B. cereus (ATCC 10987) was aerobically cultured in LB liquid medium (Becton Dickenson, Franklin Lakes, NJ) at 30°C for 18 h. The number of colony forming units (CFU) per μl, determined by plating, was ~3,000. Aliquots of this culture (20 μl or 100 μl) were dried in sterile, 2-ml screw cap microcentrifuge tubes (Sarstedt, Germany). B. cereus DNA was recovered from the tubes by adding 250 μl of 10 mM Tris, pH 7.5, 0.05 mM EDTA that had been incubated at 50°C, vortexing for 30 seconds, and incubating at 95°C for 15 min, followed by another 60 seconds of vortexing. The solution was chilled on ice and diluted 1:100 with 10 mM Tris, pH 7.5, 0.05 mM EDTA and used directly in qPCR.

Bacterial DNA for contamination studies of the pipette tips was prepared from K. pneumonia (ATCC 13883). Cells were grown overnight on nutrient agar plates (Becton Dickenson). DNA was extracted using the Wizard Genomic DNA Purification Kit (Promega, Madison, WI) according to the manufacturer’s protocol. This DNA (3 μg) was used in a 40-ml iMDA reaction with a 6-h incubation at 37°C to yield ~40 mg of amplified DNA. The resulting amplified DNA was diluted to 10 ng/μl and used to contaminate 200-μl pipette tips (Mettler-Toledo, Columbus, OH) by pipetting 100 μl of the DNA solution into each tip ten times with a one second hold during the fill step of each cycle. The solution was ejected, and the tips were allowed to dry in a biosafety cabinet. To obtain test samples, each tip was washed ten times with 120 μl of 50°C 10 mM Tris, pH 7.5, 0.05 mM EDTA.

Human DNA (Promega) was used to contaminate Nucleospin Blood Columns (Macherey-Nagel, Bethlehem, PA). The DNA was diluted to a concentration of 1 ng/μl in 10 mM Tris, pH 7.5, 0.05 mM EDTA and 20 μl was spotted onto the center of each of the extraction membranes. The DNA was allowed to dry on the columns overnight. To obtain test samples of DNA from the columns, 75 μl of 55°C 10 mM Tris, pH 7.5, 0.05 mM EDTA was added to the columns followed by a 15-min incubation at room temperature. Columns were centrifuged for three minutes at 6,000 × g. The eluate was removed to a separate tube, and the column wash step was repeated with a 3-min, 14,000 × g recovery spin. The eluants were combined.

All DNA stocks were quantified by organism-specific qPCR. All qPCR reactions were performed and analyzed on a StepOnePlus™ Real-Time PCR system (Life Technologies, Carlsbad, CA). qPCR cycling conditions for all qPCR assays were as follows: 95°C for 10 min, 45 cycles of denaturation 95°C for 15 s, and annealing/extension 60°C for 1 min in a 25-μl reaction containing Brilliant II QPCR Master Mix with High ROX (Agilent Technologies, Wood Dale, IL), 500 nM of each primer, and 200 nM probe. All reactions were performed in duplicate with four negative (no template) controls (NTC) and 16 standards prepared from dilutions of extracted OD260 quantified genomic DNA. An internal positive control (Life Technologies) was included to allow detection of any inhibition by the material recovered from the ETO-treated tubes and pipette tips. K. pneumonia DNA was quantified using the following primers and probes: forward, AGCGCAACCCTTATCCTTTGT; reverse, CACTGGCAGTCTCCTTTGAGTTC; probe, FAM-CCAGCGGTTAGGCC-MGB. B. cereus DNA was quantified using the following primers and probes: forward, TGAAGGAGACATGGGTGACTCA; reverse, TGATTGCACCTGAAAGTTTACGA; probe, FAM-CGTAGGTTTACAAGCTCGTCTAATGTCTCAAGCAC-TAMRA. A previously described human Alu Yd6 qPCR protocol was used to quantitate human DNA [29]. The limits of detection (LODs) for the DNA on tips and tubes was0.35 pg, for K. pneumoniae DNA, 0.72 pg for cellular B. cereus DNA and 1.0 pg for human DNA.. These values include the extract dilution used in the qPCR assay and the analytical LODs for all qPCR assays was 10–20 fg.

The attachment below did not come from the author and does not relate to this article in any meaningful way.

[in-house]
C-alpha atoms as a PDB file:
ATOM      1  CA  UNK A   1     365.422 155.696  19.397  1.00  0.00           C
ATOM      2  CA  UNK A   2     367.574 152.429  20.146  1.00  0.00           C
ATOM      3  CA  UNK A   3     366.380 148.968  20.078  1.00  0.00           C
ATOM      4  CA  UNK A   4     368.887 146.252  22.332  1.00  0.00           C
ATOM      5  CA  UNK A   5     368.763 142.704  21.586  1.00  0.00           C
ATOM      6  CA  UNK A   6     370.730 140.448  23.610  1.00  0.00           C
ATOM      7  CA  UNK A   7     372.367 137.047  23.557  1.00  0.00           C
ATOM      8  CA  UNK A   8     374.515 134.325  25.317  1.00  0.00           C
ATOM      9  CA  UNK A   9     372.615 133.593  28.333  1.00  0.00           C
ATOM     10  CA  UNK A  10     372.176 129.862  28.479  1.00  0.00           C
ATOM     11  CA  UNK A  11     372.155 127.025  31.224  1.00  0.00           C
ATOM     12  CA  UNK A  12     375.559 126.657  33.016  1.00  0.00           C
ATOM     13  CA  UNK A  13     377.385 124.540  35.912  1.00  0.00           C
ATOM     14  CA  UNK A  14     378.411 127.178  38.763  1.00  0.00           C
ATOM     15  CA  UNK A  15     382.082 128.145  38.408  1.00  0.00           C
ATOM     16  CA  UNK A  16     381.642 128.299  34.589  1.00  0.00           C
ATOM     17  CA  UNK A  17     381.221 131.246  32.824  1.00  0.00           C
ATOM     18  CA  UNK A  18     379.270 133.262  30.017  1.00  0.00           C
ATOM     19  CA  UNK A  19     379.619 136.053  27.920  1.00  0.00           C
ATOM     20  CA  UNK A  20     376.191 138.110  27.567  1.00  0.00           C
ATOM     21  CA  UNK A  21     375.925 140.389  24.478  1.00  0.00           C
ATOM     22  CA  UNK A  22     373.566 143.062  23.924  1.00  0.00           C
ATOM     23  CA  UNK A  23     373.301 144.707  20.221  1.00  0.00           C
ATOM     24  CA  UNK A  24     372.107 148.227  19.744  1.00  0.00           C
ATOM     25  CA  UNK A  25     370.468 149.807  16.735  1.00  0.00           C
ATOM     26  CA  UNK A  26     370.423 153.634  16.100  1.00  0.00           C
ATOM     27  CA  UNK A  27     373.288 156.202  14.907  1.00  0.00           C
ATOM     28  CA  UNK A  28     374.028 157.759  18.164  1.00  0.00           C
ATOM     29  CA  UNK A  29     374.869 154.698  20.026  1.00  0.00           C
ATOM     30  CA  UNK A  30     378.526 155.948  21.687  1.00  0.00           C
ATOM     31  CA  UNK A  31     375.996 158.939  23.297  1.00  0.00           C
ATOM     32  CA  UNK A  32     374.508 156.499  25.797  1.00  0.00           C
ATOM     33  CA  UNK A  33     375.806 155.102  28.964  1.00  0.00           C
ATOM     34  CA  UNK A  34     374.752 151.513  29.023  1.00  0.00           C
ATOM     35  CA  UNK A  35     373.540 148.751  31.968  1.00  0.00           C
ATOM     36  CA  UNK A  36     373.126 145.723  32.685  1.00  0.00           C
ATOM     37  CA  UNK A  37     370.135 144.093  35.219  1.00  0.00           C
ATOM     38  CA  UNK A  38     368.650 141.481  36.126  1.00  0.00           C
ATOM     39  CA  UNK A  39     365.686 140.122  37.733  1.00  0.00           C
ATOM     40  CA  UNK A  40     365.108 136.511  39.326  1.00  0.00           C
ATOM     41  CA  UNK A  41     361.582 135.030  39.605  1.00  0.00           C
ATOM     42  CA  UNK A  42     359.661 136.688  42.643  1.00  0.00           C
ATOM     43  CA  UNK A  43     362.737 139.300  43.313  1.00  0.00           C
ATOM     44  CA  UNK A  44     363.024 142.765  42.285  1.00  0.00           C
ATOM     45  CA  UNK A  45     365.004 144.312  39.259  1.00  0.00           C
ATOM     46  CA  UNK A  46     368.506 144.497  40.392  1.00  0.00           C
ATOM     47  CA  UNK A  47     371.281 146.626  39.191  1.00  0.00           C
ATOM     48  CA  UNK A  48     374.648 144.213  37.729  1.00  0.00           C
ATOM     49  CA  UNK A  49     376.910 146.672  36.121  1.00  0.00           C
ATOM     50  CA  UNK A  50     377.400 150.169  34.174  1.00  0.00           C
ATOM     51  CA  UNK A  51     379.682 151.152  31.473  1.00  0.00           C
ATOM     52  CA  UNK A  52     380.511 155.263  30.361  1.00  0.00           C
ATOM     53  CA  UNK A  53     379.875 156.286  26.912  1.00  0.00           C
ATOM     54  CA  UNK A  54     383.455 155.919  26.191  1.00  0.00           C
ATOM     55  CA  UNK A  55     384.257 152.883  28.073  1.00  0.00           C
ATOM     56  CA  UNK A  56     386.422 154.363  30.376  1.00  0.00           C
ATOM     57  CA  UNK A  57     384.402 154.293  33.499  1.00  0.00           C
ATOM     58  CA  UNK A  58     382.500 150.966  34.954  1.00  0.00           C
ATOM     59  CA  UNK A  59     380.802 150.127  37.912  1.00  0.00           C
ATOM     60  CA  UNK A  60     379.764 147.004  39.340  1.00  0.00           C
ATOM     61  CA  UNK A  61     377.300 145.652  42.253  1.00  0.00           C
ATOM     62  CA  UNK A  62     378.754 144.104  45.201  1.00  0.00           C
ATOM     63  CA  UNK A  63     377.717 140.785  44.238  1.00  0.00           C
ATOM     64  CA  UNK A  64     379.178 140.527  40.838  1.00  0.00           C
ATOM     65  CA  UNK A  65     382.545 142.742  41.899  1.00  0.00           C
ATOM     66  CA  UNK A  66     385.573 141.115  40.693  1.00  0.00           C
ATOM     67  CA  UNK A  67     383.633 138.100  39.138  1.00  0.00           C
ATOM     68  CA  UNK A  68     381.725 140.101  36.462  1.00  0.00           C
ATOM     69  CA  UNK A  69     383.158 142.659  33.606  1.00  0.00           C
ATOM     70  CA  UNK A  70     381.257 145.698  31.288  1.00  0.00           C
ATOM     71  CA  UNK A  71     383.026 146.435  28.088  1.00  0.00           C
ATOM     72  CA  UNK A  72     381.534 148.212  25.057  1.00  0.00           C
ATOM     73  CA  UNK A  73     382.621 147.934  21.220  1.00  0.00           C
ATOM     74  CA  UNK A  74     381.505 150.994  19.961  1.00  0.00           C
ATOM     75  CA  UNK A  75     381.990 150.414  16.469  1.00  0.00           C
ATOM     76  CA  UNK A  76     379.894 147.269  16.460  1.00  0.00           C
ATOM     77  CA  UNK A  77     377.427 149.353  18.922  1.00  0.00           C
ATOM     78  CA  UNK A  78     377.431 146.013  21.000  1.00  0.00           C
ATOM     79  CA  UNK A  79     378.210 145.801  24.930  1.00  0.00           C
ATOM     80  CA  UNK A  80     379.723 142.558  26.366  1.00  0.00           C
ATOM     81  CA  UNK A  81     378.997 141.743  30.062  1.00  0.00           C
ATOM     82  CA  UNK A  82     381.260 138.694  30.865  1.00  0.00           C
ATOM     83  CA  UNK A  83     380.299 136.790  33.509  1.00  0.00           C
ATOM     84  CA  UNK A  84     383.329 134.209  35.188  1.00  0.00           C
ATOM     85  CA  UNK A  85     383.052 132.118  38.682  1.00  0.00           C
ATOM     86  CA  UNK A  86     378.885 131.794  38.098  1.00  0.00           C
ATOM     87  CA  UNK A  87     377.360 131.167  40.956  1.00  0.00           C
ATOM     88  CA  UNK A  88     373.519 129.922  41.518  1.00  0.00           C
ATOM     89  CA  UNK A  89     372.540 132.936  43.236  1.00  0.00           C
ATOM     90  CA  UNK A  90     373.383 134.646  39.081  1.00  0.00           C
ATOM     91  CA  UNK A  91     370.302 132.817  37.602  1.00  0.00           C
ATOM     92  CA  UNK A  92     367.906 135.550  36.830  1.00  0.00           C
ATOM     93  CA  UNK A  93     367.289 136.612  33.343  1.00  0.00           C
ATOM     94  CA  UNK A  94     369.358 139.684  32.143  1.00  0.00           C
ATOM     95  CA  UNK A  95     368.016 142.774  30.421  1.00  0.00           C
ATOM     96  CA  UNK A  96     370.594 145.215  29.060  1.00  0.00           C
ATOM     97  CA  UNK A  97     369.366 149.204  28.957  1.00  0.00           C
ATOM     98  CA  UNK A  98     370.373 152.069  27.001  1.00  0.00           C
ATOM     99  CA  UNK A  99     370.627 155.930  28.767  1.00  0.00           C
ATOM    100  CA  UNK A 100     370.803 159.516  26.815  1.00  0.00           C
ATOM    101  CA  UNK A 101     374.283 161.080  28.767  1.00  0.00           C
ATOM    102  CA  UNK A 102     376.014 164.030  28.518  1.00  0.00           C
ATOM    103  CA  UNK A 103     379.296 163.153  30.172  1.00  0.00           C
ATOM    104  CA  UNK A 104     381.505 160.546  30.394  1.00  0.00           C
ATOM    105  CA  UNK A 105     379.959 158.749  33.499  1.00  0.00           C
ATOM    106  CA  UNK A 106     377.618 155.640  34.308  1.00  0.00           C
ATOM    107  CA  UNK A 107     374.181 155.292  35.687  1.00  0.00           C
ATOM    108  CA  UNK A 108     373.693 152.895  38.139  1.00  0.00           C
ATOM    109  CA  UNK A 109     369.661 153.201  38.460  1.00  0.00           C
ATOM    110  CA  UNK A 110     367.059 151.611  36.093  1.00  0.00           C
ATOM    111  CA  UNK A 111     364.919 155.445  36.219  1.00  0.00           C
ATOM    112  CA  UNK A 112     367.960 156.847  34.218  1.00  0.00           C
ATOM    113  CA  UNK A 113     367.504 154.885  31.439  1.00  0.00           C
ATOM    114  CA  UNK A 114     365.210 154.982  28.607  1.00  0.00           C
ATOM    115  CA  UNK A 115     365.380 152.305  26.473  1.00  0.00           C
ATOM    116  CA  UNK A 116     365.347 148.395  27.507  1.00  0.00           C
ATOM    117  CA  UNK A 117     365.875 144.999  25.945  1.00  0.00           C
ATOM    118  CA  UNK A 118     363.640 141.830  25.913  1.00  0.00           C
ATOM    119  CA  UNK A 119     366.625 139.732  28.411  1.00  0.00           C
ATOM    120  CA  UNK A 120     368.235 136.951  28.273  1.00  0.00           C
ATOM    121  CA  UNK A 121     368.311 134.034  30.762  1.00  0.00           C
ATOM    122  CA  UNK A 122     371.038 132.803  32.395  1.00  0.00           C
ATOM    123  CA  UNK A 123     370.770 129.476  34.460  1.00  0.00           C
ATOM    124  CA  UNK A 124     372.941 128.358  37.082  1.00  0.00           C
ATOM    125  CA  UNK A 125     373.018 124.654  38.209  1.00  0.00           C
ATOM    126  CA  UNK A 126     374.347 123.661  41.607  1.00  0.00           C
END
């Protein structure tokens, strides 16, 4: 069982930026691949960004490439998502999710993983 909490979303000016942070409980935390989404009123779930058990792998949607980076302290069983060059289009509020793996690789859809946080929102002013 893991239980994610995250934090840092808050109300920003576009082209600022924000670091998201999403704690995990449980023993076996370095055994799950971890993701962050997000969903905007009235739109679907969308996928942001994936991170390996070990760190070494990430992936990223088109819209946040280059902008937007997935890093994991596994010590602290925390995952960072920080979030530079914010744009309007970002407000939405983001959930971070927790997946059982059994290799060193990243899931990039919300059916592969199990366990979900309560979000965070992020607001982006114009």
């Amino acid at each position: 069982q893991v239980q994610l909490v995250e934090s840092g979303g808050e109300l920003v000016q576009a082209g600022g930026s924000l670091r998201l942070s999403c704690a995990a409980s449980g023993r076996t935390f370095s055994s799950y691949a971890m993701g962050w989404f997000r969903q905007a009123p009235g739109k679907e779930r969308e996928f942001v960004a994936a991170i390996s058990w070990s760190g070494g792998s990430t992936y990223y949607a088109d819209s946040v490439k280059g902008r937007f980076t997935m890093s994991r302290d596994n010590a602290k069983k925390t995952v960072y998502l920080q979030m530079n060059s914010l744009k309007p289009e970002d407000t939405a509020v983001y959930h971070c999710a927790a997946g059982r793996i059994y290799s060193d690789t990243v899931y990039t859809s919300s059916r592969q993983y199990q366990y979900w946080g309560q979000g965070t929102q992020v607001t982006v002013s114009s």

Improved multiple displacement amplifications (iMDA)

All iMDA reactions were performed in 100-μl volume and contained 50 mM Tris, pH 7.6 (Sigma-Aldrich Corp., St. Louis, MO), 12 mM MgCl2 (Sigma-Aldrich), 10 mM (NH4)2SO4 (Sigma-Aldrich), 0.57 M trehalose dihydrate (HPLC grade, Sigma-Aldrich), 1.1% V/V Tween 40 (Sigma-Aldrich), 2.8 mM dNTP mix (Bioline, Taunton, MA), 4 mM dithiothreitol (Life Technologies), 50 μM random septamer with a single 3’ phosphorothioate linkage (IDT, Coralville, IA), and 2 ng/μl sonicated polyadenylic acid (Abbott Molecular, DesPlaines, IL). After the addition of template DNA, the reactions were incubated at 95°C for 1 min followed by a cooling to 4°C in an MJ Thermocycler (Bio-Rad Laboratories, Hercules, CA). One hundred units of φ29 DNA polymerase (100U/μl, custom formulation of available stock, New England Biolabs, Ipswich, MA) and 50 units (50U/ul) of Klenow fragment exo- (New England Biolabs) were added, and the reactions were incubated at 37°C for 2 h followed by a 10-min incubation at 85°C. Clean production lots of amplification enzymes were screened and identified by using 10 fg bacterial DNA as template and showing >90% of the sequencing output using the amplified DNA was template derived. Ultra-clean iMDA reaction buffer without DTT, dNTPs, and primers was prepared by passing the buffer over a Q100 anion exchange membrane (Sartorius, Bohemia, NY) and through a 0.2-μm filter (Sartobran P 150, Sartorius) at a flow rate of 30 mL/min with the buffer collected and stored in a 500-mL IV bag (Metrix, Dubuque, IA) to maintain purity. Random septamers were dialyzed twice for 4 hours at 4°C against 4 L of solution containing 10 mM Tris, pH 8.0, and 50 μM EDTA using a 5-mL Float-A-Lyzer G2 with a 0.5–1 kDa MW cutoff (Spectrum Laboratories, Rancho Dominguez, CA); septamers were then passed through a Ultracel 30 K spin filter (Millipore Corp., Billerica, MA) and added to the iMDA buffer. Ultraclean nucleotides and 1 M DTT stocks were prepared by passing the solutions through a Ultracel 30 K spin filter (Millipore) before adding to the iMDA reaction mix. Individual lots of iMDA enzymes were screened for contaminating bacterial DNA by broad-range PCR and ESI-MS [30]. The LOD of this amplification when combined with NGS was less than 1 fg.